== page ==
Last month, I shared a chart from a study published by the European Central Bank.
It showed which European nations were in the unfortunate position of facing big future spending increases (the vertical axis) combined with already-high levels of government debt (the horizontal axis).
The bottom line is that Italy, Portugal, France and Belgium face a very difficult fiscal future.
And Estonia (at least relatively speaking) is in the best shape.
Today we are going to augment those ECB numbers by looking at some data from the OECD’s recent report on Estonia.
Here’s a chart showing how the burden of government spending is going to increase in various nations between now and 2060.
Slovakia, Spain, Norway, and the Czech Republic have the biggest problem.
Lithuania is in the best shape, surprisingly followed by Greece (I assume because that nation already hit rock bottom, not because of good policy).
I also highlight the United States, which will have to face the challenge of above-average spending increases.
But if you want to know which nation will be the next to suffer fiscal collapse, you also need to know whether (or the degree to which) it has the capacity – or “fiscal space” – to endure a bigger burden of government spending.
James Capretta addressed that topic in an article for the Bulwark.
Which governments have exercised budgetary restraint in recent years, even while confronting sequential global crises? Which have been more profligate? And what do the differences portend for their differing abilities to handle an era when servicing debt may be more expensive than it has been in many years? …Accuracy…requires assessing both assets and liabilities. …The Organization for Economic Cooperation and Development…’s most comprehensive measure of fiscal resilience is the “financial net worth” of the reporting countries, which includes the main sources of accumulated liabilities (especially public debt) along with financial assets owned by governments.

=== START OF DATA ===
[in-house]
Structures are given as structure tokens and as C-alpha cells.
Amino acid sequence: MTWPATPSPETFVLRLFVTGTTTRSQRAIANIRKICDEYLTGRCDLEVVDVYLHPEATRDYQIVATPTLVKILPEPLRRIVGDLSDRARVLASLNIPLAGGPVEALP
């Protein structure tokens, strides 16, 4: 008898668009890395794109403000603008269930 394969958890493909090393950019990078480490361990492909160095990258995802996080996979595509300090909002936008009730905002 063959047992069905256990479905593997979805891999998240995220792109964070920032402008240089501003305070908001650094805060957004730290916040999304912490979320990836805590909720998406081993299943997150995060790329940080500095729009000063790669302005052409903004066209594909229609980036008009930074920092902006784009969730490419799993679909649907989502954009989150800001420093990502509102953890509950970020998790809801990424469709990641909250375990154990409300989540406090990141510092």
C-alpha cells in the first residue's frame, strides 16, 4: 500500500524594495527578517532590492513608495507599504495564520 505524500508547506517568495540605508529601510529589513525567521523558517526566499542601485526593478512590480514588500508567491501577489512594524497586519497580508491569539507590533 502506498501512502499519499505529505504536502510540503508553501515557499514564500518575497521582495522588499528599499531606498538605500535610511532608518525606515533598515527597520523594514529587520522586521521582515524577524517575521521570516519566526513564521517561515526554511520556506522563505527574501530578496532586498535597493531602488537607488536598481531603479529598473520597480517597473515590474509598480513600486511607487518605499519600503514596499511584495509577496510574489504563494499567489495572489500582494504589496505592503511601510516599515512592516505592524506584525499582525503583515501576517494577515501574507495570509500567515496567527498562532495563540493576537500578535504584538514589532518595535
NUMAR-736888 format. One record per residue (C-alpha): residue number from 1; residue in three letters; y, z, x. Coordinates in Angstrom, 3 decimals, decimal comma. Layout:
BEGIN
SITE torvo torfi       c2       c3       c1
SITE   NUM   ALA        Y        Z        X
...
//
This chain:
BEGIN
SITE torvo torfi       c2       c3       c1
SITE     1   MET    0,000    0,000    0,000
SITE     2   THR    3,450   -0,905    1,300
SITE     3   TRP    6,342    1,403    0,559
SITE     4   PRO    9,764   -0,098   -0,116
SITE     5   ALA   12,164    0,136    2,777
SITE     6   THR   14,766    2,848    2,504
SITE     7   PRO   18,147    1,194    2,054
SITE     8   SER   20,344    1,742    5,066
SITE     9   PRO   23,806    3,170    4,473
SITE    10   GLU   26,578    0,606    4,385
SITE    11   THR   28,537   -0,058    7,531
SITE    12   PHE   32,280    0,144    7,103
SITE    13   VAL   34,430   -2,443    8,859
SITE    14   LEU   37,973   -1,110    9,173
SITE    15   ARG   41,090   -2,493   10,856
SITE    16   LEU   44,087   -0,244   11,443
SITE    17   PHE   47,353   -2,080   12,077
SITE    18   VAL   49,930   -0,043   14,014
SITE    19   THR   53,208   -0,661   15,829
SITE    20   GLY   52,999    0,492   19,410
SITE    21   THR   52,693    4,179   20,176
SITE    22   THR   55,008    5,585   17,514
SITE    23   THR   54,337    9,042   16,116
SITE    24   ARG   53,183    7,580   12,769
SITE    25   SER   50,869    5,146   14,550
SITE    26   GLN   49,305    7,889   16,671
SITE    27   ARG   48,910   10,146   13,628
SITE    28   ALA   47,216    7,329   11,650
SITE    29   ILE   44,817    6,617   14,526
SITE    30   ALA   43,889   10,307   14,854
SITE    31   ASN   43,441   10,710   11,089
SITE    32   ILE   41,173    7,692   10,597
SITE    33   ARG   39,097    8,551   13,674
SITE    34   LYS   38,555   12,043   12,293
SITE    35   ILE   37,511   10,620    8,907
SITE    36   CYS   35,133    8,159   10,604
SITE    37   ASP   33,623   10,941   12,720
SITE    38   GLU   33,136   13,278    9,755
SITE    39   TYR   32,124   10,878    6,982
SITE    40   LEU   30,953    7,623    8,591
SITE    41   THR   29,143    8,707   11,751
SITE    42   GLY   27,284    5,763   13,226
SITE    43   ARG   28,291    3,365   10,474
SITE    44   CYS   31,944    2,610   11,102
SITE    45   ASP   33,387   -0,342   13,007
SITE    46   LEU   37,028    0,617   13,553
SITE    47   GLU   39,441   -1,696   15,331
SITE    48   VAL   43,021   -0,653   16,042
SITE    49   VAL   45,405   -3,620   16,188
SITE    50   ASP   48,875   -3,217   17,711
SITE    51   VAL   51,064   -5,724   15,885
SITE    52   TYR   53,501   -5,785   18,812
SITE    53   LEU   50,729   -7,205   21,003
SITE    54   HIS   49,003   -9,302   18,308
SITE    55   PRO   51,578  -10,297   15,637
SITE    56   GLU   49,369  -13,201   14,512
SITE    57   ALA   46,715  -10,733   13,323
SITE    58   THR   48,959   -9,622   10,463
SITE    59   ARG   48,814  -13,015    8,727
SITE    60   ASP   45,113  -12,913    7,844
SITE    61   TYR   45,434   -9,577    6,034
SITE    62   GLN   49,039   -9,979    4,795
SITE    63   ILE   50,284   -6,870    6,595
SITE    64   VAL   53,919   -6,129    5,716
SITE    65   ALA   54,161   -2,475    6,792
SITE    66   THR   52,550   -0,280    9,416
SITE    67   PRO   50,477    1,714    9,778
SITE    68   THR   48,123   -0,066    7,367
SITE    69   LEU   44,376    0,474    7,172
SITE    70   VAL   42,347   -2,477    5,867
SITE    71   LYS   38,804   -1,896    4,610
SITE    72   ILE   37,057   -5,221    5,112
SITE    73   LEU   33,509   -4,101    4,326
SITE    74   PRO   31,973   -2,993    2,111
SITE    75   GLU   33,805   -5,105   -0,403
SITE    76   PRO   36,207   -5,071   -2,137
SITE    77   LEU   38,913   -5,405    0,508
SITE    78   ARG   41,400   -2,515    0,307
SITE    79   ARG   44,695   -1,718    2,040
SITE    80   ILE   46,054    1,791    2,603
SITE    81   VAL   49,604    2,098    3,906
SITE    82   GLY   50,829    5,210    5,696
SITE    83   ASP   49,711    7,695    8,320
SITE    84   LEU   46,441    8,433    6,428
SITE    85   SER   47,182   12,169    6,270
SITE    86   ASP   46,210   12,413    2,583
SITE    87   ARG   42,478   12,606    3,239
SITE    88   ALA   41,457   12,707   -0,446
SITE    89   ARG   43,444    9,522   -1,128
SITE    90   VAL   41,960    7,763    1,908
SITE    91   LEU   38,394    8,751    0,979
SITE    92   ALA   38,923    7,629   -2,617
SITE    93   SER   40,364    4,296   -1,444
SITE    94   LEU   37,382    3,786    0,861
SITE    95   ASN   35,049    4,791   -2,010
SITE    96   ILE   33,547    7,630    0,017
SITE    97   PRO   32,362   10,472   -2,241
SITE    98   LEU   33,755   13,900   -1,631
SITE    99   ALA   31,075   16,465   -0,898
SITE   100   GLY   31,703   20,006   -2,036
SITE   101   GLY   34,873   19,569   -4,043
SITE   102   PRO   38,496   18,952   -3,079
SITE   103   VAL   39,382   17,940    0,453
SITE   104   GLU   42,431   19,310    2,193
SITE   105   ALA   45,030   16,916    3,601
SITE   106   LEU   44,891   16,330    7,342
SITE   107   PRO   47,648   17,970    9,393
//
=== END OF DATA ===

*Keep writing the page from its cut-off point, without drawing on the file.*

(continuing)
And here’s a chart showing how developed nations (with the exception of oil-rich Norway) have been spending themselves into a fiscal ditch.
Here are some of Capretta’s observations.
Among the twenty-seven OECD countries that reported data every year from 1995 to 2020, the average deterioration in their net financial position, weighted by population size, was equal to 48 percent of GDP. …Several countries stand out for the steepness of their declines. Japan’s net financial position was -20 percent of GDP in 1995, and in 2020 it was -129 percent of GDP—in other words, in just 25 years it worsened by over 100 percent of the country’s annual GDP. Similarly, the United Kingdom experienced a serious deterioration, with a net financial position in 2020 equal to -109 percent of GDP. In 1995, it was -26 percent. …France, Greece, Italy, and Spain are regularly criticized for their uneven approaches to fiscal discipline. The OECD data showing a substantial deterioration of their net financial positions over the last quarter century provides more evidence that each of these countries needs to take further steps to lower the risk of a fiscal crisis in future years.
The United States obviously is not in good shape, though I think the OECD’s methodology is imperfect.
Yes, America will have to deal with a fiscal crisis if we don’t figure out a way of controlling spending, but I suspect many other countries will reach that point before the U.S. (with Italy quite likely being the next to go belly up).
P.S. At the risk of repeating advice from previous columns, genuine entitlement reform is the only solution to America’s long-run spending problem, ideally enforced by a Swiss-style, TABOR-style spending cap.